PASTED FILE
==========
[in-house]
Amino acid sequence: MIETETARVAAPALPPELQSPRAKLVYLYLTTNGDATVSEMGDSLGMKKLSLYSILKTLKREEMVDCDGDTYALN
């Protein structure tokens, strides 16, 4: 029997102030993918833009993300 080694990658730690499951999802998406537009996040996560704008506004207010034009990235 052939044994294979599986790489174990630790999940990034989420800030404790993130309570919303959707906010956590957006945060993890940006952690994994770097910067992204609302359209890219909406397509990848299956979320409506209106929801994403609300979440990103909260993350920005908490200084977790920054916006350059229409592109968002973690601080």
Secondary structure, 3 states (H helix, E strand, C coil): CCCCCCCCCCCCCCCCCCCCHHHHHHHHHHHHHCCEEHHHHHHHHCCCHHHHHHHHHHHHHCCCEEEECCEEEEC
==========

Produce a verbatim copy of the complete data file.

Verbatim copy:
[in-house]
Amino acid sequence: MIETETARVAAPALPPELQSPRAKLVYLYLTTNGDATVSEMGDSLGMKKLSLYSILKTLKREEMVDCDGDTYALN
């Protein structure tokens, strides 16, 4: 029997102030993918833009993300 080694990658730690499951999802998406537009996040996560704008506004207010034009990235 052939044994294979599986790489174990630790999940990034989420800030404790993130309570919303959707906010956590957006945060993890940006952690994994770097910067992204609302359209890219909406397509990848299956979320409506209106929801994403609300979440990103909260993350920005908490200084977790920054916006350059229409592109968002973690601080």
Secondary structure, 3 states (H helix, E strand, C coil): CCCCCCCCCCCCCCCCCCCCHHHHHHHHHHHHHCCEEHHHHHHHHCCCHHHHHHHHHHHHHCCCEEEECCEEEEC